Apple, Tesla, Netflix -- An Artistic Interpretation

A playwright details three core principles of storytelling and shows how to leverage them to make better investment decisions.

Mar 21, 2014 at 7:05AM

Understanding the mechanics of storytelling can make you a better investor. Human beings have a strong need to organize the seemingly random events of life into a coherent narrative. Doing so creates a sense of order and meaning. Knowing exactly what makes a great story will help you build a framework to determine which stocks to buy, when to buy them, and when to sell. Let's look at the basic building blocks of a story and then discuss strategies to leverage them to make better investment decisions.

The idea here is that corporate leaders can be viewed as the main characters of living stories that unfold daily on the public stage. There is a striking resemblance between a great film (or novel, play, etc.) and a great investment. I've researched the art of story heavily for the past few years and decided that there are roughly 50 core principles of traditional narratives. Here are three essential ones:

    1. The hero
    2. The object of desire
    3. The central dramatic question

The hero
Traditional stories begin with a hero, or Main Character. This is someone the audience may not like, but they must empathize with his quest. Heroes are decisive, willful and intelligent. We may not agree with the morality of Michael Corleone (The Godfather), but we respect his decisiveness and will. We understand, on a primal human level, his desire to protect his family.

Consider the differences between former Apple (NASDAQ:AAPL) CEO Steve Jobs and current CEO Tim Cook. Fair or not, many investors consider Cook to lack the decisiveness, determination, and charisma of Jobs and blame this alone for the recent decline in Apple's stock price. Although Cook is seemingly nicer, investors don't believe he can deliver the next big thing.

Questions for consideration: Is the CEO of the company you are investing in decisive and willful? Is he/she intelligent? Charismatic? (Be honest, Fool. Do you even know his or her name?)

The Object of Desire

The hero needs something. If this need is made explicitly clear and the audience is emotionally invested in his/her acquiring the Object of Desire, the story is more compelling. In The Hunger Games, Katniss Everdeen wants to survive the games. The property has generated hundreds of millions of dollars because of connection the audience made to Katniss and their desire to see her survive. 

Consider the premium currently given to Tesla (NASDAQ:TSLA), which is led by CEO Elon Musk. He has clearly stated his desire to reduce the harmful impact from climate change by creating clean transportation. He spelled out his business plan this simply:

  1. Build sports car
  2. Use that money to build an affordable car
  3. Use that money to build an even more affordable car.
  4. While doing above, also provide zero emission power generation options

The stock has seen a massive run-up because people understand his plan and believe he will execute. They can track his progress. They also find the quest to create clean transportation inspiring and valuable.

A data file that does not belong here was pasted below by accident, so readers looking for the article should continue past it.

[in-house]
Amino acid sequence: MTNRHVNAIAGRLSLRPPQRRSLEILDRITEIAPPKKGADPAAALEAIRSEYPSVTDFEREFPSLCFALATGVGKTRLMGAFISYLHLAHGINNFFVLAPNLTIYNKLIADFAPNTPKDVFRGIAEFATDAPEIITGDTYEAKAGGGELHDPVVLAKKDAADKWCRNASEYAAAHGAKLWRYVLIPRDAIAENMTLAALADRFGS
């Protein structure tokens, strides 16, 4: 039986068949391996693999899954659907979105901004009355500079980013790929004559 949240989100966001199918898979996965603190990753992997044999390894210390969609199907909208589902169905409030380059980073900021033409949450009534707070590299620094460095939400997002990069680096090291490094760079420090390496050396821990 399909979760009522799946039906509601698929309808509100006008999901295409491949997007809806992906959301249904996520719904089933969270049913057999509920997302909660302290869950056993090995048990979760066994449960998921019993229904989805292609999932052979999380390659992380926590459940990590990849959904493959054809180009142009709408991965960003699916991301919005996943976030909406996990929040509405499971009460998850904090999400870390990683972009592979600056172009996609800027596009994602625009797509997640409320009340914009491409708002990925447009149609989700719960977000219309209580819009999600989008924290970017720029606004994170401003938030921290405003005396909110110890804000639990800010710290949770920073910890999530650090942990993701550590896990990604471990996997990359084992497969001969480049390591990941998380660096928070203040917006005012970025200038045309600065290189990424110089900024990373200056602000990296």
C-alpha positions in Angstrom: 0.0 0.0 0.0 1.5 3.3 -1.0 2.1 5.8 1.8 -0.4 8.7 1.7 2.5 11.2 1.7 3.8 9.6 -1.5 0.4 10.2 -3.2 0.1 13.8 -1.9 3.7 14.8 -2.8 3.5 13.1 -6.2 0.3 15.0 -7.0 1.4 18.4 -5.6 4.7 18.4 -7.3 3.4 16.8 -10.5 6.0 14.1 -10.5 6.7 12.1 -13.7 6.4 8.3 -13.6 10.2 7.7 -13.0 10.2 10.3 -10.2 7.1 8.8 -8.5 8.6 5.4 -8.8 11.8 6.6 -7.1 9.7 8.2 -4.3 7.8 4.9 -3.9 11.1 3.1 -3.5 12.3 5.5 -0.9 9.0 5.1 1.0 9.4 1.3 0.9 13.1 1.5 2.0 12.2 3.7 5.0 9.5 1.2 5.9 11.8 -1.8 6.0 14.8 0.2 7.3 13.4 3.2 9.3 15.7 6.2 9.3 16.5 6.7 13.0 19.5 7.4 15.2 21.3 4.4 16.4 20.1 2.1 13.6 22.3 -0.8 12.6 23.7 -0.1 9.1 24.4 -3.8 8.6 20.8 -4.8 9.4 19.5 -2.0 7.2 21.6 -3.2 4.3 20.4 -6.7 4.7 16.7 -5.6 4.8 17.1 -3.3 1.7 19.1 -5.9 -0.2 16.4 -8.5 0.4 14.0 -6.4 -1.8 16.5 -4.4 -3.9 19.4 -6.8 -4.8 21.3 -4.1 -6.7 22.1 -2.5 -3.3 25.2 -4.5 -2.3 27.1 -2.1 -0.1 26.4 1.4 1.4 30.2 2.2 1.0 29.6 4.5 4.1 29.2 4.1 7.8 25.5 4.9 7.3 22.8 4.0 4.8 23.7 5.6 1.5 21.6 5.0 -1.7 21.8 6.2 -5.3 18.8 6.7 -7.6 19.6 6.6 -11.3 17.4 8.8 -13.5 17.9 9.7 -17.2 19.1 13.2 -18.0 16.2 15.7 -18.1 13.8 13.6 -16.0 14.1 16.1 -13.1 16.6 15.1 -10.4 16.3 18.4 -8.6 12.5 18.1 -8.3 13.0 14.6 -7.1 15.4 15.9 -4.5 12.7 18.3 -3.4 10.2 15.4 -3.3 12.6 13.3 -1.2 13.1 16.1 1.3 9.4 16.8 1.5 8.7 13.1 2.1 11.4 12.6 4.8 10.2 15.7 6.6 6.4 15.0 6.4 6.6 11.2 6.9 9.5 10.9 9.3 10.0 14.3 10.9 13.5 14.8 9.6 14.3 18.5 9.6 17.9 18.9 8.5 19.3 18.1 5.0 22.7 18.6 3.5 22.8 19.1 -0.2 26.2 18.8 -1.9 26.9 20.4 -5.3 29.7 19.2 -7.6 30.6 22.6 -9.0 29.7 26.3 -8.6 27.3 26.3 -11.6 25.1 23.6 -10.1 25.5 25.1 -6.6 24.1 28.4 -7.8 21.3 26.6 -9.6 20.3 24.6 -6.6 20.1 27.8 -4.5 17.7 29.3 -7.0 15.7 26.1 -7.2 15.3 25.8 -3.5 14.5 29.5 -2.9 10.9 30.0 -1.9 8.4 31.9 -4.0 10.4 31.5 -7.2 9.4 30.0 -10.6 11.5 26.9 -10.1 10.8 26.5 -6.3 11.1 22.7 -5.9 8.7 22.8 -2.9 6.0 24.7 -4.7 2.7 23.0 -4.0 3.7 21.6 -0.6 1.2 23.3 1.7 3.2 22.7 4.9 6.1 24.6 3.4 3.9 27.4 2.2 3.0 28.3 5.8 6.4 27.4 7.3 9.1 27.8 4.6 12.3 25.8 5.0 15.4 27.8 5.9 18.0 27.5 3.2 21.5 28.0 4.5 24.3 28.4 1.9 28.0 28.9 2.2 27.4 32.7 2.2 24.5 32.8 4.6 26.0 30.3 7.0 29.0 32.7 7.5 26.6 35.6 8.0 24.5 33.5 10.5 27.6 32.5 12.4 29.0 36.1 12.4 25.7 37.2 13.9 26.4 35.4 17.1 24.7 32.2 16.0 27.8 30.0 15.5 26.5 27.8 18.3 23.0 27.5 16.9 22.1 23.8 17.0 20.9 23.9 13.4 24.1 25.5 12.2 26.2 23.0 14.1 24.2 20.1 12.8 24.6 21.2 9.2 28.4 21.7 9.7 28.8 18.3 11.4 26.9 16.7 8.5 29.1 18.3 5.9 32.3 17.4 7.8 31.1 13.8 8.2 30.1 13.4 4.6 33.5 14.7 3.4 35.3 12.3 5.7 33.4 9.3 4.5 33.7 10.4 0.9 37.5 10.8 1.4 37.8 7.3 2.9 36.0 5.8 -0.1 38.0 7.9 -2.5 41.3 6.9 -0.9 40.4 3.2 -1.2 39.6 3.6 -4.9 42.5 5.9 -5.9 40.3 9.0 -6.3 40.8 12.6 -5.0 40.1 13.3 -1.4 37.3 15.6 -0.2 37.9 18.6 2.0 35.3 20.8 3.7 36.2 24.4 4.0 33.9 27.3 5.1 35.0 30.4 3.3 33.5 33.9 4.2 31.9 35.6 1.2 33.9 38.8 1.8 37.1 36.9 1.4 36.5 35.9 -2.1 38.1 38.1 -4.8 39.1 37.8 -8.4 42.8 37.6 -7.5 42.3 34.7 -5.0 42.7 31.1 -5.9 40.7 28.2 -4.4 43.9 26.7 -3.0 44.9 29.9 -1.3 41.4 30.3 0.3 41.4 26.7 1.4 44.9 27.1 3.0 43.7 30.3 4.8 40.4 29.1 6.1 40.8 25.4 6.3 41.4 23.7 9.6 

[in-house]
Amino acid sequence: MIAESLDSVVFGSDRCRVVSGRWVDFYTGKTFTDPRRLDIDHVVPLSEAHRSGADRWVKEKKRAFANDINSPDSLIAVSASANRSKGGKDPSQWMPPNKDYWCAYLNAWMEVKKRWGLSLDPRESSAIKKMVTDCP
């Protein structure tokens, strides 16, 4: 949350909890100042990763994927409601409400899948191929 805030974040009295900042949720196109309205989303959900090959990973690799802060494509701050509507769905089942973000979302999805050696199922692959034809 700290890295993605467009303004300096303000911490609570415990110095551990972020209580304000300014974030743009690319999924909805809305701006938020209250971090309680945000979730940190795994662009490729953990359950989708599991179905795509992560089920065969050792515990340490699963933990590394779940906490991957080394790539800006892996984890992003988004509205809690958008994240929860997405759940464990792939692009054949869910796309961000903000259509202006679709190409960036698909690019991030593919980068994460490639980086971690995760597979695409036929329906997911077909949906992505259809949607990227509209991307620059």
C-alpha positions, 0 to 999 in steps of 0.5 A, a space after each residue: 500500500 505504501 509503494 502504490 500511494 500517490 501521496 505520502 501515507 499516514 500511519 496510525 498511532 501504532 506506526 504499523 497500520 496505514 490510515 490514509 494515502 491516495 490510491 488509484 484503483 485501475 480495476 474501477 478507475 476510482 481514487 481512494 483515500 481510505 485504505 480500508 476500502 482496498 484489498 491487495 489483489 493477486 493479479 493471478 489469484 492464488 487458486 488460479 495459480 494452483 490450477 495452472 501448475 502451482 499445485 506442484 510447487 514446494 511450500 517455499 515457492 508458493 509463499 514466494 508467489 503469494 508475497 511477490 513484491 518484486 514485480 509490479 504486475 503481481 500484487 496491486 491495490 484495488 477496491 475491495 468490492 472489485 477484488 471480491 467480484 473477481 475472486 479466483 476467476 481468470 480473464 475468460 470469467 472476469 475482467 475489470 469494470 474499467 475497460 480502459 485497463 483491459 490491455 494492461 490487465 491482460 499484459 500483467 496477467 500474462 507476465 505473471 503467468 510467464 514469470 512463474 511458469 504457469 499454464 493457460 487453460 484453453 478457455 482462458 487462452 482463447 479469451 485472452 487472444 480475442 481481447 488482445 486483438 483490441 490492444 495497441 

Questions for Consideration: Exactly what is the CEO of your investment attempting to do? (Be specific) Do you understand the goal? Can you measure the progress? Do you find the quest engaging or inspiring?

Central Dramatic Question

Traditional stories revolve around a simple, clear Central Dramatic Question. In True Detective, will Hart and Cohle catch the killer? In Finding Nemo, will Martin find his lost son? In Jaws, Will Chief Brody kill the shark?

Ever find your mind wandering during a movie because you don't know why the hero is doing something or think what he's doing is foolish (small f)? Once this happens the fun is over.

For example, when adapting Jaws, Steven Spielberg cut an affair between the Richard Dreyfus character and Chief Brody's wife. The story he wanted to tell was purely one of men trying to kill a shark.

A similar mistake often happens with companies. When companies inexplicably branch off into areas unrelated to their mission, legendary investor Peter Lynch called it "di-worsification."

Identifying a Central Dramatic Question (CDQ) for your investment thesis can reduce the stress associated with deciding when to sell. For example, the mission at Netflix (NASDAQ:NFLX) is to "Help content creators around the world find a global audience." An investor might create this CDQ, "Can Netflix acquire 150 million subscribers by distributing content from every major market in the world?"

By knowing the story you're tracking, you can decide which news items are relevant, assess their impact, and decide when the story ends.

The Wrap

In this article we've explored three core elements of well-told stories: The Hero, The Object of Desire, and The Central Dramatic Question. By relating them to the unfolding story of your investments, you're better able to track their progress and more likely to find the time spent rewarding.

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Daniel Joshua Rubin owns shares of Apple and Tesla Motors. The Motley Fool recommends Apple, Netflix, and Tesla Motors. The Motley Fool owns shares of Apple, Netflix, and Tesla Motors. Try any of our Foolish newsletter services free for 30 days. We Fools may not all hold the same opinions, but we all believe that considering a diverse range of insights makes us better investors. The Motley Fool has a disclosure policy.

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